Companies also have the option of going the civil court case route which means you won’t have to go to jail but may end up with hefty court fees. Typically, if you lose the case you have to pay their fees, return the laptop, and potentially pay extra money.

Before it gets to either criminal or civil court you are likely to receive a Return of Company Property Letter which outlines what equipment the business is expecting back and the timeline you have to return it. Failure to comply will usually mean a few more letters are sent or someone will try and contact you.

Once the letters have been sent companies will usually contact local law enforcement and start the criminal and civil proceedings against you.

Deactivating your device

Another option that a lot of tech companies use is to remotely deactivate your laptop. Most have company software installed that allows them to take control of the device and push down certain group policies.

Others also have chips or other tracking devices in the machines that enable them to be deactivated. If you are tech savvy it may be possible to do a refresh install on the laptop but there is no guarantee that it will reactivate your device.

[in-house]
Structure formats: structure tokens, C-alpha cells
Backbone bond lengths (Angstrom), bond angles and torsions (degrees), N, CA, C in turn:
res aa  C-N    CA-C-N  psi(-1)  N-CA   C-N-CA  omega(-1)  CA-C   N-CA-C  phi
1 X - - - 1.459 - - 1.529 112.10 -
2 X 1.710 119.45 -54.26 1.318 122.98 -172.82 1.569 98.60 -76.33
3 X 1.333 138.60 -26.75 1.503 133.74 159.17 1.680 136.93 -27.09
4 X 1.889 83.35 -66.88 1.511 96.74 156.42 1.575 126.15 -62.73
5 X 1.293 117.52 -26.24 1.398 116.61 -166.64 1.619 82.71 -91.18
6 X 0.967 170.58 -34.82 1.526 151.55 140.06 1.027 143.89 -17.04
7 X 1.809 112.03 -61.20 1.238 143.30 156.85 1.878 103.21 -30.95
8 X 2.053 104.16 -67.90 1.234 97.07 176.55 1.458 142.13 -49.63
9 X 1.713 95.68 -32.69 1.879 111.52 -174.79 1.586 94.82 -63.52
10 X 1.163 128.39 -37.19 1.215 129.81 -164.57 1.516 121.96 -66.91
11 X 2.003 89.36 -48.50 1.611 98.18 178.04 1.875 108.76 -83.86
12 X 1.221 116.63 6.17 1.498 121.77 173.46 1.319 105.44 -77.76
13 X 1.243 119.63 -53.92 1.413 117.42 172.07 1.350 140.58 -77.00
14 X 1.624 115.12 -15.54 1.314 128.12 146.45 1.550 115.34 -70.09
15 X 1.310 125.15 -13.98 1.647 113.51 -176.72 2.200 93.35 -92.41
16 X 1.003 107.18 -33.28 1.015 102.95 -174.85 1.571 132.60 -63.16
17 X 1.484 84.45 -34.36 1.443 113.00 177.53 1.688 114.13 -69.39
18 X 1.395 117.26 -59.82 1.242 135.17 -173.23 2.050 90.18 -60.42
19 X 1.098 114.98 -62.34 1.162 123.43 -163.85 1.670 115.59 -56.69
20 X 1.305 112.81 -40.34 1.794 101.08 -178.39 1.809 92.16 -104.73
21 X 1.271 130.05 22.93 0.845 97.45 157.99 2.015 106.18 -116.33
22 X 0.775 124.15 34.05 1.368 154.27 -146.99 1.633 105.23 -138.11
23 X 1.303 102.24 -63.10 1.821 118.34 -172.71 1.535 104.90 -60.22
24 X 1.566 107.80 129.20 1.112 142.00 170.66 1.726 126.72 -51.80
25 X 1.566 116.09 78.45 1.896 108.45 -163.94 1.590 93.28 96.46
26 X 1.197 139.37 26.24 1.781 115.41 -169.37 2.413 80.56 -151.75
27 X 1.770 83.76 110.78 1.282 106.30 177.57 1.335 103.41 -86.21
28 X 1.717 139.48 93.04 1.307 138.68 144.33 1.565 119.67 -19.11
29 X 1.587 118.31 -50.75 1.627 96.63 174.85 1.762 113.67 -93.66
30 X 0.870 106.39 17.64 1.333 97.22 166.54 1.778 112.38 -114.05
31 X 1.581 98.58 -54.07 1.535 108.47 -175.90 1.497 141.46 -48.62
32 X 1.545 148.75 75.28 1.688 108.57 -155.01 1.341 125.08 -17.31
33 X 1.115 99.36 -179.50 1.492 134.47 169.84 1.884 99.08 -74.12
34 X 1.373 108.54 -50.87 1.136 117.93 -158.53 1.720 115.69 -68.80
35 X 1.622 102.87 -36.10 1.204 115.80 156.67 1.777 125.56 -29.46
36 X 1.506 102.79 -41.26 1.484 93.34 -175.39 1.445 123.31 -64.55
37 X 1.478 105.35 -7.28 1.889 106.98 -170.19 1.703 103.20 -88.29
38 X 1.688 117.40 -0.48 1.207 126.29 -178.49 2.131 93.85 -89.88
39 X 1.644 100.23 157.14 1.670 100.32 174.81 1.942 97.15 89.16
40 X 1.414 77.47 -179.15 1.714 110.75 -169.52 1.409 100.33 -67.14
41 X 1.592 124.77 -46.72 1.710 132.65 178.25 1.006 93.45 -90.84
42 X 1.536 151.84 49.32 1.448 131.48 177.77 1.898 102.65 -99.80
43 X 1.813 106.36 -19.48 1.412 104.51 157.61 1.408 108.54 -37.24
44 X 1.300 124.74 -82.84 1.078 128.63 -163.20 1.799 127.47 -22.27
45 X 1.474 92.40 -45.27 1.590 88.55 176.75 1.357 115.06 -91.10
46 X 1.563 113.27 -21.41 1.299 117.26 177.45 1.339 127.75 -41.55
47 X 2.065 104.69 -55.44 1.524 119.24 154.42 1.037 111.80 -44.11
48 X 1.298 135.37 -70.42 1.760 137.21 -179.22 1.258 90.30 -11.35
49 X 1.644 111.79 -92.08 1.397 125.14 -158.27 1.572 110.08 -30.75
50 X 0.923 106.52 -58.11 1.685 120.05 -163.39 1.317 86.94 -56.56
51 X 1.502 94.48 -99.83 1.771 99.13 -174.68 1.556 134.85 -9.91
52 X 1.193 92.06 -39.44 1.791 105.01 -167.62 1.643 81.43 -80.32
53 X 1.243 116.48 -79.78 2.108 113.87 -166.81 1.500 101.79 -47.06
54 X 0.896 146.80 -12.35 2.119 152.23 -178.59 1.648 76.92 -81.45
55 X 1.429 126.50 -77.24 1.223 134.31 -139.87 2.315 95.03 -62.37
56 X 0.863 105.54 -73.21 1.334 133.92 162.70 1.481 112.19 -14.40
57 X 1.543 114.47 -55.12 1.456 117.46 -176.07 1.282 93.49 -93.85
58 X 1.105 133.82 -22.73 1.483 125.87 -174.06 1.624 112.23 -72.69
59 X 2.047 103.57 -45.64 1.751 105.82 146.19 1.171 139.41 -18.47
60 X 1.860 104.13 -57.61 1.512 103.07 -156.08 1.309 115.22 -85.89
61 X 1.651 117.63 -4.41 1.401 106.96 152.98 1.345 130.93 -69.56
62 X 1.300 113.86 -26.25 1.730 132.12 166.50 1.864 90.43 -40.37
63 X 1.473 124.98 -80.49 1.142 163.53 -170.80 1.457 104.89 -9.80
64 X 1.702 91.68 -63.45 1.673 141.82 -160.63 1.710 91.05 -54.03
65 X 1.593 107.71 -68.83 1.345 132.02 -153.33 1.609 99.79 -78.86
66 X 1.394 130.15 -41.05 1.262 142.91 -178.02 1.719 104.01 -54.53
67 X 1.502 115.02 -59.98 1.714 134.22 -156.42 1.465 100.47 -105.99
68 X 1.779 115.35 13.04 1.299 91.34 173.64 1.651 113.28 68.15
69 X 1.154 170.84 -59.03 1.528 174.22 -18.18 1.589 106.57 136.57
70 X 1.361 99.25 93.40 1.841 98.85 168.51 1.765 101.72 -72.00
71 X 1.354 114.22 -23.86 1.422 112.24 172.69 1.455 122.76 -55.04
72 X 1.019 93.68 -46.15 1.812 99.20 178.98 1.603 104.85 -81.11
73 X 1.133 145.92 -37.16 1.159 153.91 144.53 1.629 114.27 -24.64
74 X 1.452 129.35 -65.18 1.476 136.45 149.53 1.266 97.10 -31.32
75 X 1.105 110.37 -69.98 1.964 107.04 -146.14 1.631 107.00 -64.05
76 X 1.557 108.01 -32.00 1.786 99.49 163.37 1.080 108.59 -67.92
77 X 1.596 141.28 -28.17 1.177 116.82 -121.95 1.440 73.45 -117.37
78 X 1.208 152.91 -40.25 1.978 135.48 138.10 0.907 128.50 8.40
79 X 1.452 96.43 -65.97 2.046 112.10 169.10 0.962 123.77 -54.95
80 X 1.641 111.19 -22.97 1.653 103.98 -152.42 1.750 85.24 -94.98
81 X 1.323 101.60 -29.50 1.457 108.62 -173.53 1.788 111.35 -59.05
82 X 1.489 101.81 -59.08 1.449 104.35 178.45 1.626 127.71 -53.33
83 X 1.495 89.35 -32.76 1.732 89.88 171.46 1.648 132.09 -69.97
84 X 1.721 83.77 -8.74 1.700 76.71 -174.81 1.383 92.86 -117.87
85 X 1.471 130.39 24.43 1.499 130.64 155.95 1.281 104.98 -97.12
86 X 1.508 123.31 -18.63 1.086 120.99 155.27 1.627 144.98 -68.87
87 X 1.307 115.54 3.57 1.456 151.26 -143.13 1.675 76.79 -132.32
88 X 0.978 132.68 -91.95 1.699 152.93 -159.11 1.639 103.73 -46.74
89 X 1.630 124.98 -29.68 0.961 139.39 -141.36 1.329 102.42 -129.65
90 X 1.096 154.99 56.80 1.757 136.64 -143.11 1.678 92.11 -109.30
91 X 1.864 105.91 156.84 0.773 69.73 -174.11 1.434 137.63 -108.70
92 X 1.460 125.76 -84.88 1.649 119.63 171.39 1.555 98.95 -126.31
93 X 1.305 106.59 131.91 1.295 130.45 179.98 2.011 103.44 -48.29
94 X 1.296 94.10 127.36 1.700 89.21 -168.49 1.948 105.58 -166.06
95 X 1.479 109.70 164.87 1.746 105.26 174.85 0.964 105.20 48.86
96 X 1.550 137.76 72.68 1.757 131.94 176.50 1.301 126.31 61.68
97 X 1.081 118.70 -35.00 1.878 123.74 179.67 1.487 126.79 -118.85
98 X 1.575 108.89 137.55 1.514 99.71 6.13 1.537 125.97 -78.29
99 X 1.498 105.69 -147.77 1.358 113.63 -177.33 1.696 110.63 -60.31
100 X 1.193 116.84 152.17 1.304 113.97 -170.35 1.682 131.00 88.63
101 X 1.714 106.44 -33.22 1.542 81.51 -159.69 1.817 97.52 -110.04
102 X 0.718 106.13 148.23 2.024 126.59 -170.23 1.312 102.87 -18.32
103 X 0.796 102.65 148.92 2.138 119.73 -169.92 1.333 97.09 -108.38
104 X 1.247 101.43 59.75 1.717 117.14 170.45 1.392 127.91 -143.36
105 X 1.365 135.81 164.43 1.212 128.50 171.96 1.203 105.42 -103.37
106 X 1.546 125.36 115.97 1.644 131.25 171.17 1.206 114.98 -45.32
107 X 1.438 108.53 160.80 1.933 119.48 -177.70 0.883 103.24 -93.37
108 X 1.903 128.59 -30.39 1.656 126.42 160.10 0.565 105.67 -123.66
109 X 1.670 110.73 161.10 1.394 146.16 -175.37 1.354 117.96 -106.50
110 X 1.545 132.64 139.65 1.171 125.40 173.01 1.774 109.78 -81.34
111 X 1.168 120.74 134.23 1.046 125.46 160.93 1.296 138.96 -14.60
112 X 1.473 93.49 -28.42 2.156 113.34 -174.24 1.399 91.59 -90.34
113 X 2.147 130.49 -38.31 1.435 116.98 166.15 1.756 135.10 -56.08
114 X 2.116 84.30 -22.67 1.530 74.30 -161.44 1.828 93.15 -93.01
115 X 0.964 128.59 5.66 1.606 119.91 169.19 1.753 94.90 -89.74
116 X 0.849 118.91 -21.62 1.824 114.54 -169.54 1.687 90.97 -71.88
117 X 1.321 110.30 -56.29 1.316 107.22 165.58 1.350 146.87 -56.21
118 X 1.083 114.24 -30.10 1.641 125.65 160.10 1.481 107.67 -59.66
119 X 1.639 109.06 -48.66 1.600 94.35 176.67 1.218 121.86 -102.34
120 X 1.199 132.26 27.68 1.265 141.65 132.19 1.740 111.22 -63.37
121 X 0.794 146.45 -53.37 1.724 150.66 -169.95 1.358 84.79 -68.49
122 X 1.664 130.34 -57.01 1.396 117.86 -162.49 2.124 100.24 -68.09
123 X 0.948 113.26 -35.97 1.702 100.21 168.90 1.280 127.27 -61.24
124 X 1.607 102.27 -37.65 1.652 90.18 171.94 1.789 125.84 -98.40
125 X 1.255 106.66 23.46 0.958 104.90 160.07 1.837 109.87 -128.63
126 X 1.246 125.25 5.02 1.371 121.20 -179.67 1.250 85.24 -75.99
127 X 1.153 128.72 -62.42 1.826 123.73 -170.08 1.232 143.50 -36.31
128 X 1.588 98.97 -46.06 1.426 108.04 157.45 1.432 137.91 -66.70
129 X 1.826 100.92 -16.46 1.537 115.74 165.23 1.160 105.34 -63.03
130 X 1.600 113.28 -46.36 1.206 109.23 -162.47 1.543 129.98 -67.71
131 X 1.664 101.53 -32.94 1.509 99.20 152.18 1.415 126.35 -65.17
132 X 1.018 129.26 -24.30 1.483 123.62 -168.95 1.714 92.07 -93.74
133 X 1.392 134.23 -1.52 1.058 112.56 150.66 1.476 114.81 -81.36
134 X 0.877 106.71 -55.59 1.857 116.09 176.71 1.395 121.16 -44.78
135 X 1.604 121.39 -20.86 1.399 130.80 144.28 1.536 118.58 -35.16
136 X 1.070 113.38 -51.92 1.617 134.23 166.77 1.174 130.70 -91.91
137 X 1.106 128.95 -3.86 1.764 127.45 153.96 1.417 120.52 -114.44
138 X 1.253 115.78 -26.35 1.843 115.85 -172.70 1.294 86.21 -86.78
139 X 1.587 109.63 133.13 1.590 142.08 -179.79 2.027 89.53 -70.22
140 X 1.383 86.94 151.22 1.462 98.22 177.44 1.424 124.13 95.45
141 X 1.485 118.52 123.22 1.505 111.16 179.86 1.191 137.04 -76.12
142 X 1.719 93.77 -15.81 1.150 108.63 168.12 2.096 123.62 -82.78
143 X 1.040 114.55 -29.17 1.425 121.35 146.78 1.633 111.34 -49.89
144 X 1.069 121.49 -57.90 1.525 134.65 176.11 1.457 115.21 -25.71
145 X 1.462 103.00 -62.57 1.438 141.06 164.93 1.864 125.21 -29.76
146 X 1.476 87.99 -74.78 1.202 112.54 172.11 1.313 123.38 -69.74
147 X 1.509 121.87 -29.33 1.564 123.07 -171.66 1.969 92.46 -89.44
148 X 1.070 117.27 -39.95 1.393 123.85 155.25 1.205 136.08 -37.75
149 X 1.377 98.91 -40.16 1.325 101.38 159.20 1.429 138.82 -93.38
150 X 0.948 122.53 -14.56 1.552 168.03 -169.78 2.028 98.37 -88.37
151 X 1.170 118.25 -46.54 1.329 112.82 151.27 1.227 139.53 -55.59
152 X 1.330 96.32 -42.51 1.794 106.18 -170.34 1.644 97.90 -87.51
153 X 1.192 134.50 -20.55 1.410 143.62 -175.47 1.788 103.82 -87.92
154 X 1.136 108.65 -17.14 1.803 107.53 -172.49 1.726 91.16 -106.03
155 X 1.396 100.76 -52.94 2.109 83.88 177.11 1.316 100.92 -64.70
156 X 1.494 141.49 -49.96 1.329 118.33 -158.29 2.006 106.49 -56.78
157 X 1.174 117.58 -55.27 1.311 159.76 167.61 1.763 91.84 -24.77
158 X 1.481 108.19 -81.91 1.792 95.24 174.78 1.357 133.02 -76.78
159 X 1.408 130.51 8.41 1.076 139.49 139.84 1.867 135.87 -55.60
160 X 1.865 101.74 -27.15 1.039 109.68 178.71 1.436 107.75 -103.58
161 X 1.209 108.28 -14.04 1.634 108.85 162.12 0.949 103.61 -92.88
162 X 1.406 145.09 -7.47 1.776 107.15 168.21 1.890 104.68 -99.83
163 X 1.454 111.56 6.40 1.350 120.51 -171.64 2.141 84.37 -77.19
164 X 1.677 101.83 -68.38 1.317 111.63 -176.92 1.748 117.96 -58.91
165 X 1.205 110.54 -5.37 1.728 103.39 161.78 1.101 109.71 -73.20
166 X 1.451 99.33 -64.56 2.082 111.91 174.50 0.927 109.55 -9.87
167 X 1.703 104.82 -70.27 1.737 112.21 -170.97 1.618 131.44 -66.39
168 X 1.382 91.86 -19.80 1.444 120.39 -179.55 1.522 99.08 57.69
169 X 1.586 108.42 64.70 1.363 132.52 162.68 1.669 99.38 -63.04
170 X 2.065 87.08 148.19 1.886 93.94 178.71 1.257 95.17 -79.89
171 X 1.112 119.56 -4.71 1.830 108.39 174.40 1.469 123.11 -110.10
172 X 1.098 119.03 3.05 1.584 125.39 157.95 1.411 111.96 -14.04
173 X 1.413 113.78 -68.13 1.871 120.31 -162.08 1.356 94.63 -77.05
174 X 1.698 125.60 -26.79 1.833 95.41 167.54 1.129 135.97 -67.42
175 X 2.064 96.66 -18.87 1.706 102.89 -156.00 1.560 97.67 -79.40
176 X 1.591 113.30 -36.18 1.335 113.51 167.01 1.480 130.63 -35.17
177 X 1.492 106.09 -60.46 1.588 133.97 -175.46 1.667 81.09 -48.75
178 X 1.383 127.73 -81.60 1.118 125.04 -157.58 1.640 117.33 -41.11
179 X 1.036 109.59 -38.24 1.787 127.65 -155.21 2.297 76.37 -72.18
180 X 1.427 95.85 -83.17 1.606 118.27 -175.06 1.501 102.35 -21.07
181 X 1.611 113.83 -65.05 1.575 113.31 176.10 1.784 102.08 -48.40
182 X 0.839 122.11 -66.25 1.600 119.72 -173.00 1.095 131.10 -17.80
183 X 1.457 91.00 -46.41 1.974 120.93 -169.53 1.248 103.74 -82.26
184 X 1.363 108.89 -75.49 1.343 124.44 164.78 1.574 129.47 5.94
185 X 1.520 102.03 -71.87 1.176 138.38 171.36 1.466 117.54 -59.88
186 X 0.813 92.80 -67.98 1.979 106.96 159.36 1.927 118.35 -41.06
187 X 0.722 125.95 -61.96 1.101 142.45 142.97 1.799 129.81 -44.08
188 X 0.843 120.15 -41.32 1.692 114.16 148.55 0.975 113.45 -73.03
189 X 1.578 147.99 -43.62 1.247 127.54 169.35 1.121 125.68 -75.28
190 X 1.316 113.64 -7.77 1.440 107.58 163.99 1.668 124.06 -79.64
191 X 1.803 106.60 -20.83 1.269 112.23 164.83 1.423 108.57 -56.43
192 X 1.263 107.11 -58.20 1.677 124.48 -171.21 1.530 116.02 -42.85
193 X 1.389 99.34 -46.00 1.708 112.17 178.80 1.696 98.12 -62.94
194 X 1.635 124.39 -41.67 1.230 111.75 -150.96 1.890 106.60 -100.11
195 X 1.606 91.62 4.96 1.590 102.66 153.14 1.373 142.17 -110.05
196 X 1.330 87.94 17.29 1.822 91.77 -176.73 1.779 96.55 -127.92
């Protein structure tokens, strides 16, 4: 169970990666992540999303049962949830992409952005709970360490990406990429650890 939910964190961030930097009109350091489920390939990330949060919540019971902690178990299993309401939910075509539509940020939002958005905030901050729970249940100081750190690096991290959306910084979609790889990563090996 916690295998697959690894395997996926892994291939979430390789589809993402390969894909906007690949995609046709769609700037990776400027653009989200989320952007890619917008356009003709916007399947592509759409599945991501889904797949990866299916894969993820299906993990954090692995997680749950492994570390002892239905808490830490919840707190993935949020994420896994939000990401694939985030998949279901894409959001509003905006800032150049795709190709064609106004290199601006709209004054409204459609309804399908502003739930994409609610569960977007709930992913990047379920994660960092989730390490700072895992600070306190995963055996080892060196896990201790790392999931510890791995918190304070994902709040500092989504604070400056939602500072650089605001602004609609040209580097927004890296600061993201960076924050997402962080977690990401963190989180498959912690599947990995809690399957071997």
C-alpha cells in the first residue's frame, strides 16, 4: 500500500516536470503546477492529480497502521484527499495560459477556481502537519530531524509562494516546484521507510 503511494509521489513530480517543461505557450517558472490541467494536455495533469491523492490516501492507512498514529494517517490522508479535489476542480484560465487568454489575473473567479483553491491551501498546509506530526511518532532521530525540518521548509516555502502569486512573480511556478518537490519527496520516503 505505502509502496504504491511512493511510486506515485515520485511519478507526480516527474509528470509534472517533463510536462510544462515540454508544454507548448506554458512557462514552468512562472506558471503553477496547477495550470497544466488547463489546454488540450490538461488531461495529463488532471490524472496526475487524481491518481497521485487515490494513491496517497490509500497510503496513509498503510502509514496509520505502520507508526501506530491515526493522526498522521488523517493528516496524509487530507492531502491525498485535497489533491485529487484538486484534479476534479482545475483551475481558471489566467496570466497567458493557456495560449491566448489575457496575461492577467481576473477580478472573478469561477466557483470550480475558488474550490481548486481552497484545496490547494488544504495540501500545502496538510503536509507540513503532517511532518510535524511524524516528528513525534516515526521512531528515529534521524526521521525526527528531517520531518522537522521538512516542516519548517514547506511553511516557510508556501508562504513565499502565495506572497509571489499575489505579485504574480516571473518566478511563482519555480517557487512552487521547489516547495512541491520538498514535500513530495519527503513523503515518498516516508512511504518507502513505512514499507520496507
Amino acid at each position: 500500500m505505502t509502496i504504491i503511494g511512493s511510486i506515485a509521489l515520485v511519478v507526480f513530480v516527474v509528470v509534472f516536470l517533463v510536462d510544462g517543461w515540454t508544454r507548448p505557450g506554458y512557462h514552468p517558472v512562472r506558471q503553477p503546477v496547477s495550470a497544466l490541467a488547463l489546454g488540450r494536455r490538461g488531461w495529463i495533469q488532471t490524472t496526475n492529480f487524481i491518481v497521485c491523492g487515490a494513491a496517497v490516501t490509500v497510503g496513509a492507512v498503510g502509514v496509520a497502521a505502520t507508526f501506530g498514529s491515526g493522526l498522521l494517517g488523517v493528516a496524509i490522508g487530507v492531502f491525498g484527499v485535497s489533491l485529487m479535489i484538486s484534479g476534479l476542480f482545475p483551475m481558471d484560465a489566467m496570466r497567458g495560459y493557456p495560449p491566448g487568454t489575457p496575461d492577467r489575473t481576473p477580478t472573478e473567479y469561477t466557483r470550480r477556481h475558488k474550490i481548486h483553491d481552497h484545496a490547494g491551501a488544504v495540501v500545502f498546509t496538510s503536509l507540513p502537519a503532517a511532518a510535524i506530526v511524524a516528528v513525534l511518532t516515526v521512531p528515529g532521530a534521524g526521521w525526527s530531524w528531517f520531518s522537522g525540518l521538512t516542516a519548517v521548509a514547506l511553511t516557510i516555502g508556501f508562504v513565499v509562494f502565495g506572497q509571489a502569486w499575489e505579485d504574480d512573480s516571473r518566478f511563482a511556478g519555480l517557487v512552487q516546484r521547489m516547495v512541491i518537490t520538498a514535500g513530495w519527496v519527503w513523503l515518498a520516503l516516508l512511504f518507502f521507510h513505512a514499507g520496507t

What do companies do with returned laptops?

Companies tend to recycle, reuse, repurpose, lease, sell, or donate returned laptops. The specific action they take will depend on the age and performance of the device.

Older laptops tend to be recycled or their parts repurposed, while newer laptops are reused by the next employee or returned to a leasing company. Some middle-aged devices end up being sold or given to charity to help those in need.

We covered what businesses do with old laptops in another article and it details the specifics of returned laptops too. Trying to keep your company laptop after you leave isn’t usually a great idea because businesses usually have plans for your device.